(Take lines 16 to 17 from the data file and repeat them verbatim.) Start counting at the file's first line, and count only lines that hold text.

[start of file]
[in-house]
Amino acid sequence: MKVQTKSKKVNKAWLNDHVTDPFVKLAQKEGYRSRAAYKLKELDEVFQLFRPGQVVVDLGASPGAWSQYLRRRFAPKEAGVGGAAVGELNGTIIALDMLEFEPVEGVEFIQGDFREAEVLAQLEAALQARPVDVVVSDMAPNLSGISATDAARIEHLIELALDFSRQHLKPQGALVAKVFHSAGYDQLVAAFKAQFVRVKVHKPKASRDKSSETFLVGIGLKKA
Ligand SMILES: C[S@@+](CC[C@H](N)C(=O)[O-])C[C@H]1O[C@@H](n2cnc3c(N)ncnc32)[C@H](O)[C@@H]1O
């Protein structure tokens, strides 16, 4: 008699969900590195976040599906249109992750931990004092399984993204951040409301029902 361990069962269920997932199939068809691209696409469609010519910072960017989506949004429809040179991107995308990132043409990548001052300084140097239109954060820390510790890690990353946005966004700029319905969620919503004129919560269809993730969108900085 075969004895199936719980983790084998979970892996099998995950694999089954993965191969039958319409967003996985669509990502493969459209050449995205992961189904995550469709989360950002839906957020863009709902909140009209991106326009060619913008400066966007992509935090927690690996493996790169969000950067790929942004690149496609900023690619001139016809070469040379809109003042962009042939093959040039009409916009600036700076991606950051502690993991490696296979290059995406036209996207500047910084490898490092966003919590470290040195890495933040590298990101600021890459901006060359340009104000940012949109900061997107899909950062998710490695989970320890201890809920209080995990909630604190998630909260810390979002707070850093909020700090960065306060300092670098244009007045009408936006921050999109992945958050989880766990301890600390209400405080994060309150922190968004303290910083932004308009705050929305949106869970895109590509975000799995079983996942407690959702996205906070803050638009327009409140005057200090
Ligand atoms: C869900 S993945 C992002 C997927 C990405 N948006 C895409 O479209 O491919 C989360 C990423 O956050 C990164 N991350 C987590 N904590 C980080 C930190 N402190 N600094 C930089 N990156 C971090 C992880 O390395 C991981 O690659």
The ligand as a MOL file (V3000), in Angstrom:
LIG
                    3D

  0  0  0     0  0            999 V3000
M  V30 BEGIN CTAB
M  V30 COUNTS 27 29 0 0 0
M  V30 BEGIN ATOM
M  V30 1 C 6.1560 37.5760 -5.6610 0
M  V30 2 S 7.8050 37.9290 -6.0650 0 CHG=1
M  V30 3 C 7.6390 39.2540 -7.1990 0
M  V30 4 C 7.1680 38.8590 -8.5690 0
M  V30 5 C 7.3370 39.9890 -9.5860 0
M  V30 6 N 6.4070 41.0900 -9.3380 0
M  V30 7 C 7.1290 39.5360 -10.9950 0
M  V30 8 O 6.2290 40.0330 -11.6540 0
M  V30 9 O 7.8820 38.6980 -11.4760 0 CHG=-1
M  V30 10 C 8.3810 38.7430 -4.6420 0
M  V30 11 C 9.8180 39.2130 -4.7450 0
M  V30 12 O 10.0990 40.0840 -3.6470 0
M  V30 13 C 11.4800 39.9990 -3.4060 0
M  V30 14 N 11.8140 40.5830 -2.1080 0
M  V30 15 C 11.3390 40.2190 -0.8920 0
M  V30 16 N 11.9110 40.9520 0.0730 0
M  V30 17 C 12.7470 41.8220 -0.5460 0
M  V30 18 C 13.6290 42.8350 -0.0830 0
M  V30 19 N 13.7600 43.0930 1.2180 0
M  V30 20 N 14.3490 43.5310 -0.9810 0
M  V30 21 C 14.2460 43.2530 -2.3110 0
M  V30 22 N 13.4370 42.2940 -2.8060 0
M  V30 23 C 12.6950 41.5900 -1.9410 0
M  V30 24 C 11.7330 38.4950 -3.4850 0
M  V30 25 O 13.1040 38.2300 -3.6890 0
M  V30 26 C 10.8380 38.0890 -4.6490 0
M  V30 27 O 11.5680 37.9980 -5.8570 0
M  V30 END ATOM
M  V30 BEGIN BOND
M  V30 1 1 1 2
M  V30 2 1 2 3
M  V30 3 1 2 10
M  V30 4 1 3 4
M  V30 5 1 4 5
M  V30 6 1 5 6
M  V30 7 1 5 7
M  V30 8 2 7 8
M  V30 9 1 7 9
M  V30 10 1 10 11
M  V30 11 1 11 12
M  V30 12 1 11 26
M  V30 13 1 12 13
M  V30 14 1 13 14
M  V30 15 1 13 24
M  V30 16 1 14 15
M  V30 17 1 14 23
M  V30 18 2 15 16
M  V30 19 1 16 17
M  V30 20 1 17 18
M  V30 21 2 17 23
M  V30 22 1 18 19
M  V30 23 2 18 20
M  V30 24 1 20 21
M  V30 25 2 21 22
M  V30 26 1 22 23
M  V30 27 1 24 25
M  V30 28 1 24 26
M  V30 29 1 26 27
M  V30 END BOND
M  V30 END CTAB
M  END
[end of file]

M  V30 4 C 7.1680 38.8590 -8.5690 0
M  V30 5 C 7.3370 39.9890 -9.5860 0